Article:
The Federal Communications Commission and U.S. Solicitor General have decided not to ask for Supreme Court review of an appeals court's rejection last year of the FCC's controversial media-ownership rules, a
Justice Department spokesperson said.
An FCC that was divided along party lines in
June 2003 enacted rules easing local and national media-ownership rules. The changes included repeal of a ban on cross-ownership of broadcast stations and newspapers in most markets, sought by Tribune Co. (TRB) and Gannett Co. (GCI).
June 2004, the U.S. Court of Appeals for the Third Circuit in Philadelphia overturned parts of those rules, criticizing the FCC's method of determining when deregulation can be justified.
I'm not sure what the law is on this stuff, but I'd be surprised if the FCC's original ruling didn't violate some the letter or spirit of some Congressional statute or other.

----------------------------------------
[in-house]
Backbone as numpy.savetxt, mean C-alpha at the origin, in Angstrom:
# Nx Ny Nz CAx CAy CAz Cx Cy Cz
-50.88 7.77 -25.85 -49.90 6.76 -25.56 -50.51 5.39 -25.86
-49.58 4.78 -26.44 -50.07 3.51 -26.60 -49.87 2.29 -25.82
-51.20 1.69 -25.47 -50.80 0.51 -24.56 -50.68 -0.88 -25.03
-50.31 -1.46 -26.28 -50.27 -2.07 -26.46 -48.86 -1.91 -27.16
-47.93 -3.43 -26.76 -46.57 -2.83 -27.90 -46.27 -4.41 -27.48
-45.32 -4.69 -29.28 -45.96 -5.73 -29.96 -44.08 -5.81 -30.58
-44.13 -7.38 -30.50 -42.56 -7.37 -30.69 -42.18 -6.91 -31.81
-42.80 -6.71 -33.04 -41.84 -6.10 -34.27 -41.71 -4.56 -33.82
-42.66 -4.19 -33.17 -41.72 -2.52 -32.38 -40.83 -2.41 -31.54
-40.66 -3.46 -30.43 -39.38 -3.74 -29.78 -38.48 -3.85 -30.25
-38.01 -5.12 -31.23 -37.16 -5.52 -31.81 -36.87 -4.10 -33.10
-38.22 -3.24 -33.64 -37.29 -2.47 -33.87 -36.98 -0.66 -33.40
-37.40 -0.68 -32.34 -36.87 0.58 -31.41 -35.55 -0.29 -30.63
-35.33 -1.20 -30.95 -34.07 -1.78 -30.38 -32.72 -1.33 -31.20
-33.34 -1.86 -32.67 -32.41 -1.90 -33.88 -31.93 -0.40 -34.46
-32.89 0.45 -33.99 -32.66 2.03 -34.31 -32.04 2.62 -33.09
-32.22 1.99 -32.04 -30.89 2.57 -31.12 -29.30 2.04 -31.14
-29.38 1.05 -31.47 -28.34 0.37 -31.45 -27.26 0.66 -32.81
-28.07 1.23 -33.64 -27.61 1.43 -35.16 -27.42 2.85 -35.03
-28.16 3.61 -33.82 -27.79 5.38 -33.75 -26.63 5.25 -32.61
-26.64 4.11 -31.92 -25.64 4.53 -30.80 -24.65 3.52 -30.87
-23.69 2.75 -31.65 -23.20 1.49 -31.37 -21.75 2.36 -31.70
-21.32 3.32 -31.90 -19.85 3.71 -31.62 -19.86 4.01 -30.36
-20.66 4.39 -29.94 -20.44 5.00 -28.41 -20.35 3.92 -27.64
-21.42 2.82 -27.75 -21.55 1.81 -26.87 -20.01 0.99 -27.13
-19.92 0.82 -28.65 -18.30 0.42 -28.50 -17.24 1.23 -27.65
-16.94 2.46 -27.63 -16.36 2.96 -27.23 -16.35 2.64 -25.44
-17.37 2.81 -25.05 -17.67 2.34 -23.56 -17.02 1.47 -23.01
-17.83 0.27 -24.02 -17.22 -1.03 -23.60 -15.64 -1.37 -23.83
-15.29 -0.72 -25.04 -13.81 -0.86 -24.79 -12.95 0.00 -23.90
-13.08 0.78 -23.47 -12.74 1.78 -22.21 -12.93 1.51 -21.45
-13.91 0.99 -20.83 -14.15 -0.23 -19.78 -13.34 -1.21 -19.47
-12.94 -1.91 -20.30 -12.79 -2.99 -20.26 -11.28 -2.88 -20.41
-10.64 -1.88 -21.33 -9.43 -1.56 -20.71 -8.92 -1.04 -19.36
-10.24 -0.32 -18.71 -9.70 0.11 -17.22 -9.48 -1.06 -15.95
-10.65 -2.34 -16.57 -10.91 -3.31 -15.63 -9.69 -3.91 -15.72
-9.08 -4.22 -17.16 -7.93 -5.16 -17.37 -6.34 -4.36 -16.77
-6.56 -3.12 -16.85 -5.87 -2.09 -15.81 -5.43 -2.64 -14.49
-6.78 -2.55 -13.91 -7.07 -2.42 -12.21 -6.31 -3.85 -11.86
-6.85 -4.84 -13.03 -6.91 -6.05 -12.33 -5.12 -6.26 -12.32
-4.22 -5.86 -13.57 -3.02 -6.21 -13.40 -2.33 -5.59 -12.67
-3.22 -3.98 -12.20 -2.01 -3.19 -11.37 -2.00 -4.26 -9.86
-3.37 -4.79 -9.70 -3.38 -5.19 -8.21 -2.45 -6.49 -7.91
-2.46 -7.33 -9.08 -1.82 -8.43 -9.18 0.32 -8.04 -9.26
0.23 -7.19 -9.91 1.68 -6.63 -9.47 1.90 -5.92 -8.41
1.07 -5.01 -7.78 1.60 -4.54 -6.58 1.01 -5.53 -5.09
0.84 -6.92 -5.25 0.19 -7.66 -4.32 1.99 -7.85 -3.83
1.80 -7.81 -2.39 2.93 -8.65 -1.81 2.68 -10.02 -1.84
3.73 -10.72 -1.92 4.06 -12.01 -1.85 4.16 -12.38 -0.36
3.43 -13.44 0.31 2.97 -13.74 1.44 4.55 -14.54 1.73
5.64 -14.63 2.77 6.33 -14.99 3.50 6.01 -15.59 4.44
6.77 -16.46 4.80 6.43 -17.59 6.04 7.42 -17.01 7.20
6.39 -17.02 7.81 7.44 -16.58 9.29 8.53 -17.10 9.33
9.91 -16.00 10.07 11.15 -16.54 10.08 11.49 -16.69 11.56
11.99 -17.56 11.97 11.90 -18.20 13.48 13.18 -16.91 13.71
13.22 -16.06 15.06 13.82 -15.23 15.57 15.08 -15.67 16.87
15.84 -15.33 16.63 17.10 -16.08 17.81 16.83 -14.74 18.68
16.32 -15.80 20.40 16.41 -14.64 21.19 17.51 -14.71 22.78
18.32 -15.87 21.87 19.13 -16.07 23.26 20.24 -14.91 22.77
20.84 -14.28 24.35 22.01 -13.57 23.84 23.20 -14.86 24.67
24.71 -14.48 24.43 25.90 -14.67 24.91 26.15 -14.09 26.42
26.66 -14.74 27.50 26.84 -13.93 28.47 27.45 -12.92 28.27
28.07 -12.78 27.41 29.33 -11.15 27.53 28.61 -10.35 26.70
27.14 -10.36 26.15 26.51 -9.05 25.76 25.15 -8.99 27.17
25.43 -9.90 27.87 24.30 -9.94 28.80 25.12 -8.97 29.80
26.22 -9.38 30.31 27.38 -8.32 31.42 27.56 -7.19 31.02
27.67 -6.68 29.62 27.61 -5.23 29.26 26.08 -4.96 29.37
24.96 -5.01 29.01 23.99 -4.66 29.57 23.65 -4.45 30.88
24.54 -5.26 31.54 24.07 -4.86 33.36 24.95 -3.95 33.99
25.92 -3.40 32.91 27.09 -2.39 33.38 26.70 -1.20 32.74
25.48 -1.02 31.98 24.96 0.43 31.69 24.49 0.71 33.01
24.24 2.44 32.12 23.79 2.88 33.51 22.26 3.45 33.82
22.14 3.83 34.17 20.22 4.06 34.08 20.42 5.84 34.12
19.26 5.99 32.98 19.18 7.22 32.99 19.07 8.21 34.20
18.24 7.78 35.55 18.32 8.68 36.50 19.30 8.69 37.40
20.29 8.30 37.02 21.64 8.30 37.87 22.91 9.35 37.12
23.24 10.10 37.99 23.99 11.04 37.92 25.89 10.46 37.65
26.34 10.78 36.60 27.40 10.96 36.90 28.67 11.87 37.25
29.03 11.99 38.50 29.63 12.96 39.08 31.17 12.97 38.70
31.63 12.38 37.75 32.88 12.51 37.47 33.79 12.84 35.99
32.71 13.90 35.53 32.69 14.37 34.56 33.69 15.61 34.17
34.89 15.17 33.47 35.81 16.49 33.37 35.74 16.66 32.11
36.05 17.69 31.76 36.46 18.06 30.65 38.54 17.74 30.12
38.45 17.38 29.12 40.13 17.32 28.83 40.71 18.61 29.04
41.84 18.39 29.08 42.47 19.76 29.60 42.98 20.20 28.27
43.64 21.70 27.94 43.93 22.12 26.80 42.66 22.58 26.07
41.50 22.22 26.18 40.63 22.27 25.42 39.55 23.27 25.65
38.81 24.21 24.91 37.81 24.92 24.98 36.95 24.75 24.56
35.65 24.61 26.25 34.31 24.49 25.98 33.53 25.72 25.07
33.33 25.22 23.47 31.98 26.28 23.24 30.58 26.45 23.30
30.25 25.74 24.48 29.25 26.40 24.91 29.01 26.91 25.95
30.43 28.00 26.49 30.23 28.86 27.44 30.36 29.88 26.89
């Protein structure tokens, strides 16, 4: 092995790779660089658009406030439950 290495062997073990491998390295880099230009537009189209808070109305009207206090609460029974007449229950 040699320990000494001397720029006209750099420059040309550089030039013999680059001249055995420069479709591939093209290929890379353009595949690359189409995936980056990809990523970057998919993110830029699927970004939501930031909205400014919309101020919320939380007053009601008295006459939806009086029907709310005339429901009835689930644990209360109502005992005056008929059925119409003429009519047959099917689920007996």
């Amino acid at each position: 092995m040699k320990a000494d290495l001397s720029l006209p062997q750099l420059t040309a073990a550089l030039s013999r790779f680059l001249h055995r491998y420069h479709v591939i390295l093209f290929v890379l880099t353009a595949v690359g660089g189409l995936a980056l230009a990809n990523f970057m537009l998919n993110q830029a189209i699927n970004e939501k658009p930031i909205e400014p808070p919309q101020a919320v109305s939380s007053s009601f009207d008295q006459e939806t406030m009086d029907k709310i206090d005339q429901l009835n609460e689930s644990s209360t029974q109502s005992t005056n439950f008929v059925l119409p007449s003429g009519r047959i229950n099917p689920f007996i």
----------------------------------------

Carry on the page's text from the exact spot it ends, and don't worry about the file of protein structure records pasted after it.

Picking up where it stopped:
What really interests me, though, is that it assures that Michael Powell's soon-to-be-over chairmanship of the FCC goes down in history as one of the most ridiculous. He spent a long time worrying about Janet Jackson's nipple, Howard Stern's language, and whether it's ok to suggest that a white woman might have sex with a black football player; but he failed, in the end, to accomplish his major partisan goal of media consolidation among a handful of republicans donors. Don't get me wrong, I'm happy that he didn't succeed. But I have to say that I think it's pretty pathetic.